Ken Loach (1936-) b. Nuneaton, England.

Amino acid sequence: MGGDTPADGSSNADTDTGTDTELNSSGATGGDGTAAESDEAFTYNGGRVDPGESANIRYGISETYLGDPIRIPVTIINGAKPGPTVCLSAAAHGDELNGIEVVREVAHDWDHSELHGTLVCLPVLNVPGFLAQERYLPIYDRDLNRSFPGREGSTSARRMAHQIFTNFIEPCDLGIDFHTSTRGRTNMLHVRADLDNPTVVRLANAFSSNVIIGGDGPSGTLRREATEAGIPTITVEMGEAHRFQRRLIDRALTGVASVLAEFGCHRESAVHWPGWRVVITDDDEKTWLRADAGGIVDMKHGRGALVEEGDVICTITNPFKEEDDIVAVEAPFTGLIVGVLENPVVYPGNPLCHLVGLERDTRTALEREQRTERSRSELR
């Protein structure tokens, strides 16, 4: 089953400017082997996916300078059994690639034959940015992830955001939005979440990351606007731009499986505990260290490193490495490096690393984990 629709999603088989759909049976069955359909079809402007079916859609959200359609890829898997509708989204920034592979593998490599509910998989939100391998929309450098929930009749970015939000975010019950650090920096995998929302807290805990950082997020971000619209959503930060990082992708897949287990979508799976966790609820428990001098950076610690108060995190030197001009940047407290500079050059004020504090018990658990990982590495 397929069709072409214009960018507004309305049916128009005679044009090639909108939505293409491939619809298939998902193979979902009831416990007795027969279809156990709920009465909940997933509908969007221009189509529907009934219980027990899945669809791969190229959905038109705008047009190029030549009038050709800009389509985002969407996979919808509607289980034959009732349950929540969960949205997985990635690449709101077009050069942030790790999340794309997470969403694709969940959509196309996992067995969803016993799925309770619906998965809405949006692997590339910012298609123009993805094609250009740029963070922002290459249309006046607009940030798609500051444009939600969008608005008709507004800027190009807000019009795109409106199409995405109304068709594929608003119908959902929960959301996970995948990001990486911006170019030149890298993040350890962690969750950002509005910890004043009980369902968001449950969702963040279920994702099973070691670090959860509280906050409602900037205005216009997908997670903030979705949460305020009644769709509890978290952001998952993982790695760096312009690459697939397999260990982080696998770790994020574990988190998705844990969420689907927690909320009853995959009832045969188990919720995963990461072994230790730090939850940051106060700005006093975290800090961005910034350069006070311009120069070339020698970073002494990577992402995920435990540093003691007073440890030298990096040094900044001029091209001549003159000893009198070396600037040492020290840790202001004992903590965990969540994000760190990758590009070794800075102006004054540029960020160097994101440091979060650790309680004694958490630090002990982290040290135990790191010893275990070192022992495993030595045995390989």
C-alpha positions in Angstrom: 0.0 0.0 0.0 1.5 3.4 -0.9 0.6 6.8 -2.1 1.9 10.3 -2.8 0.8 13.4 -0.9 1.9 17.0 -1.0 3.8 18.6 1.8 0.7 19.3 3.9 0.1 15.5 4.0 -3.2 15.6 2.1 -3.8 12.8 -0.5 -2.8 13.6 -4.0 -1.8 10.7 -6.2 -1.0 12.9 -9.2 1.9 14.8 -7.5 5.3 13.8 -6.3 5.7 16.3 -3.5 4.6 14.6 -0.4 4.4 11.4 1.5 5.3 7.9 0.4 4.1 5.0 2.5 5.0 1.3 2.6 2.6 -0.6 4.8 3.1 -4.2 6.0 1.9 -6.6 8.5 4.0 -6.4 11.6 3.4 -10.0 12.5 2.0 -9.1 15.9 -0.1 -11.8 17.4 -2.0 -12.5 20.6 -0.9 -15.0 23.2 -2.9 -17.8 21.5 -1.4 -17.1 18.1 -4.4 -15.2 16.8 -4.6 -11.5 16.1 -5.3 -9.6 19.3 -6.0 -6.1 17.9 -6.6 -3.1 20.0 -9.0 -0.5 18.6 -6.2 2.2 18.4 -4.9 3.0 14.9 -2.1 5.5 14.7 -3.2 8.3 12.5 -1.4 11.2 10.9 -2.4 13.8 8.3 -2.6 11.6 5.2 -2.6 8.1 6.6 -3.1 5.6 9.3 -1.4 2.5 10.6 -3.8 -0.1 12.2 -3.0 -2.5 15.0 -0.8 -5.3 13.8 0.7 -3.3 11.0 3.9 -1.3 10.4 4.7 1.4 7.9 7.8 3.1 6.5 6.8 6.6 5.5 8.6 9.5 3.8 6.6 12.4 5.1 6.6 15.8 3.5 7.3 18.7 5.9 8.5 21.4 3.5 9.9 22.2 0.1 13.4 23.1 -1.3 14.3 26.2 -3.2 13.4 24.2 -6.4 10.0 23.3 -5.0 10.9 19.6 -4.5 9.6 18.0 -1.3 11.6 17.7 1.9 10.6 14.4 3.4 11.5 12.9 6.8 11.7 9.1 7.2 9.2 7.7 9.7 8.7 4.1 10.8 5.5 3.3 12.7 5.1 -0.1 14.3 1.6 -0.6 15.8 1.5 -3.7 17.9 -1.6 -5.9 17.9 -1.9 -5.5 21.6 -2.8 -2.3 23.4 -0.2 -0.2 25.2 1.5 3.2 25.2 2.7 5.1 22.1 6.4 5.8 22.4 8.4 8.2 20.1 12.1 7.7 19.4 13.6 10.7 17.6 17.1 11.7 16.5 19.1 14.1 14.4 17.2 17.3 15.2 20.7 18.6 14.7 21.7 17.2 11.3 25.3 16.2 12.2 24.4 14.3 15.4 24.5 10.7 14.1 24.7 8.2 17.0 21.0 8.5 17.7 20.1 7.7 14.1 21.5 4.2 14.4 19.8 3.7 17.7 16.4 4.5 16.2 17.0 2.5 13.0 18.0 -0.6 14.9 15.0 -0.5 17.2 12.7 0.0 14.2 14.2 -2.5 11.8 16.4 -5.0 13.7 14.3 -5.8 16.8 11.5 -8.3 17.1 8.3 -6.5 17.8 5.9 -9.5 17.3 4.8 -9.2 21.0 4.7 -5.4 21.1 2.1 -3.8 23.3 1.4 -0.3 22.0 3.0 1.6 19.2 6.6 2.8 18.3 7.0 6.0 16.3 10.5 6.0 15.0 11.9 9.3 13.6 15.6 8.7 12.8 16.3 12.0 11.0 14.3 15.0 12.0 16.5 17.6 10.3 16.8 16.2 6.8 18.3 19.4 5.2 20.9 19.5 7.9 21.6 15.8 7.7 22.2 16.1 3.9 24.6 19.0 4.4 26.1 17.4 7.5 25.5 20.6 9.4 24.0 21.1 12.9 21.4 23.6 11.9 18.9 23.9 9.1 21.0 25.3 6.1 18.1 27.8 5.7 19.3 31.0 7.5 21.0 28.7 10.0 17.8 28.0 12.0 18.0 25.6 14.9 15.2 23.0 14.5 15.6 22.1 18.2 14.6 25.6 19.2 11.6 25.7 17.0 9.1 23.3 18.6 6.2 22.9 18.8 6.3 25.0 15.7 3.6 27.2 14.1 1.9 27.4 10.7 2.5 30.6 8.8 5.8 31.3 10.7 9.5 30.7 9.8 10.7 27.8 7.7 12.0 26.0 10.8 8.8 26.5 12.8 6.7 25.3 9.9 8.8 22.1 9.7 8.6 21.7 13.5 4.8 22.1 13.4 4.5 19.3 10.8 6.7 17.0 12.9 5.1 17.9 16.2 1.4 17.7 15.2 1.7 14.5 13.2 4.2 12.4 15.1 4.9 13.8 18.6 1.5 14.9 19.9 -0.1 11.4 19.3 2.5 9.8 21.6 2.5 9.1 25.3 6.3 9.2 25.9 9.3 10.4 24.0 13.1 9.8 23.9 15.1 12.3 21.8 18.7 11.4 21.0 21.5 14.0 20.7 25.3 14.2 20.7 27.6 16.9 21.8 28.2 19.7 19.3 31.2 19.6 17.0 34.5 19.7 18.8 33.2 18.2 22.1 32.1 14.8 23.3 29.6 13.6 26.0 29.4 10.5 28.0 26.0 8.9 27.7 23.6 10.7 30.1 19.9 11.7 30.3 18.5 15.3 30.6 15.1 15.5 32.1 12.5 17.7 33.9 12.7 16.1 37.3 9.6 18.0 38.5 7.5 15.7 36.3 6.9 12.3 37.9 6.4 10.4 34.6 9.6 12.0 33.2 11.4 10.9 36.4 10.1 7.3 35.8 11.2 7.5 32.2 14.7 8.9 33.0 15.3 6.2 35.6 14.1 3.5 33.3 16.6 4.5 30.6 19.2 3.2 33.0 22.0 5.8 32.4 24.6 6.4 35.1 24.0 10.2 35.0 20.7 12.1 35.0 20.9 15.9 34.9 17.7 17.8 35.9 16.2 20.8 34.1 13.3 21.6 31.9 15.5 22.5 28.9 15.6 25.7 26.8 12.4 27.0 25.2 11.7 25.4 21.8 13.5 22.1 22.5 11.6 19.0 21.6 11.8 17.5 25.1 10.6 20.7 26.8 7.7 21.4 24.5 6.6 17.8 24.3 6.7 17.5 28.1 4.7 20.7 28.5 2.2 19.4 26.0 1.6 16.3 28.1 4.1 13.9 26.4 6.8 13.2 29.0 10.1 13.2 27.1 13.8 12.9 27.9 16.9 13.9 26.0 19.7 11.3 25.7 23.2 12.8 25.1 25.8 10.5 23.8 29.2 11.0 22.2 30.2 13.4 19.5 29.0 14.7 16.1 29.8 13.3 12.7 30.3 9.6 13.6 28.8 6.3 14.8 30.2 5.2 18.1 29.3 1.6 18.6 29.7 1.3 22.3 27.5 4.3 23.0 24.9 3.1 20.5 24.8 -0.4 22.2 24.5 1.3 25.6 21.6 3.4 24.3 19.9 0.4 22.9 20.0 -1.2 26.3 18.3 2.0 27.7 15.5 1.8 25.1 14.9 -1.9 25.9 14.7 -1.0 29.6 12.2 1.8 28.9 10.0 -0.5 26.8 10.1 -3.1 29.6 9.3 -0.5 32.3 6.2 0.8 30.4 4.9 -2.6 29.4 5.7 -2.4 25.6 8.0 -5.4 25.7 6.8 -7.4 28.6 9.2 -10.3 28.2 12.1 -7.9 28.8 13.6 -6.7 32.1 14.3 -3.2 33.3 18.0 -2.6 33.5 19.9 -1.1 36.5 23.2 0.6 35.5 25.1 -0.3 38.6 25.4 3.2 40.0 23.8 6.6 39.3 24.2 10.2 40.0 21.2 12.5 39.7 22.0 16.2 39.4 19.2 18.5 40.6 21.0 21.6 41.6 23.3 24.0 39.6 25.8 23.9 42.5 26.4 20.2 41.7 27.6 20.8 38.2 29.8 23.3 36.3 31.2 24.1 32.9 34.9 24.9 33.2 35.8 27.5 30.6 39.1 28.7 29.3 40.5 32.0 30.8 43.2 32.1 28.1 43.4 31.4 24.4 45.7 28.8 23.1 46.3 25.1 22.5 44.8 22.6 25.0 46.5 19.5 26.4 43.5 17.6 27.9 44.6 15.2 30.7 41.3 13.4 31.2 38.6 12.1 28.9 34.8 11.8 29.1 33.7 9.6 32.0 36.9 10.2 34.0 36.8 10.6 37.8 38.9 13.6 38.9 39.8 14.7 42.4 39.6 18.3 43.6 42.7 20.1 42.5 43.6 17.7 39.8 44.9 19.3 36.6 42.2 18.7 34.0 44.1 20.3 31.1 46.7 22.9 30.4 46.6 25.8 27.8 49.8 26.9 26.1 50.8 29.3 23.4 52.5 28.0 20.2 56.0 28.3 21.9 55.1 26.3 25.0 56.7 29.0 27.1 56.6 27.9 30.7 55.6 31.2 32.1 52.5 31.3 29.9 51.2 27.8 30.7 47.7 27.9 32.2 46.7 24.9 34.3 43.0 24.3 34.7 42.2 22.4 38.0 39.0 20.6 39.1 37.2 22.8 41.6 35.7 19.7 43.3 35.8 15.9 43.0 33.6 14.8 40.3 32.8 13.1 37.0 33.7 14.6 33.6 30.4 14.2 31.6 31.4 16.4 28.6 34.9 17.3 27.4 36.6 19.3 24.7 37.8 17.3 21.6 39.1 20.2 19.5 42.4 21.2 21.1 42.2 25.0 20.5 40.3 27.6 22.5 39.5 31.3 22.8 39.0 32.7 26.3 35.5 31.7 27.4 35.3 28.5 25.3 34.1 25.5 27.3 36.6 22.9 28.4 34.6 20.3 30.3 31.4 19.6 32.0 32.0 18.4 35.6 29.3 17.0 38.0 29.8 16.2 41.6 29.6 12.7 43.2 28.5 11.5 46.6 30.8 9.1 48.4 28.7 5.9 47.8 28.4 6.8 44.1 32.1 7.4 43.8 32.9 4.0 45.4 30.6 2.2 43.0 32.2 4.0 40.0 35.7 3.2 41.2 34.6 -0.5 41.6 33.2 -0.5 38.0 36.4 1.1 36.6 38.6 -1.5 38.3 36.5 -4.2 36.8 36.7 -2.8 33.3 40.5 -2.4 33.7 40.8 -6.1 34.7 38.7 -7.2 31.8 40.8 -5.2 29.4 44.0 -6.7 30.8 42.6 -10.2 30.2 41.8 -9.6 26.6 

Born in Nuneaton, Warwickshire, England, Ken Loach studied law at Oxford before becoming an actor with the university’s Experimental Theatre Club. He began his career acting in regional repertory theatre, trained as a television director, and finally joined the BBC in the 1961. He directed various early episodes of the popular police series Z Cars (1962) before making his name in the Wednesday Play series, highlighting social problems with Up the Junction (1965) and homelessness in Cathy Come Home (1966). His debut feature film, Poor Cow (1967), followed a young woman’s relationship with a working-class thief. This was followed by the critical and commercial success Kes (1969), depicting a young boy’s alienation and the release he finds in training a young kestrel. One of the few genuinely radical voices in the British cinema, Loach’s films to date have all shown the plight of the individual on the bottom rung of society fighting the machinery’s inexorable weight. Family Life (1971) is the most disturbing statement yet made on film to explode the myth of the family as a protective and supportive unit. Family Life was the least commercially successful of Loach’s early films. This, and the depressed state of the British film industry during the 1970′s, prevented him from making another feature for nearly a decade. Instead, he returned to television drama. His later works continued to radiate a social conscience, the taut Northern Ireland political drama Hidden Agenda (1990), the working-class struggles of casual labourers in Riff-Raff (1991) and Raining Stones (1993). Loach’s next film, Ladybird, Ladybird (1994), based on a true story, follows the plight of a single mother to regain custody of her children. Glasgow was represented heavily in Loach’s next two films; the romance between a Nicaraguan refugee and a Scottish bus driver was conveyed in Carla’s Song (1996), and the character study of a recovering alcoholic in My Name Is Joe (1998). Bread and Roses (2000), shot in Los Angeles, was a denouncement of the economic exploitation of immigrant workers. In 2001, Loach returned to television for the Channel4 drama The Navigators, focusing on the knock-on effect of railway privatisation on the workers and public safety. Sweet Sixteen (2002) was a grim document of Glasgow life, but it’s ground Loach has previously covered with My Name is Joe, and this time he did so in a more conventional manner.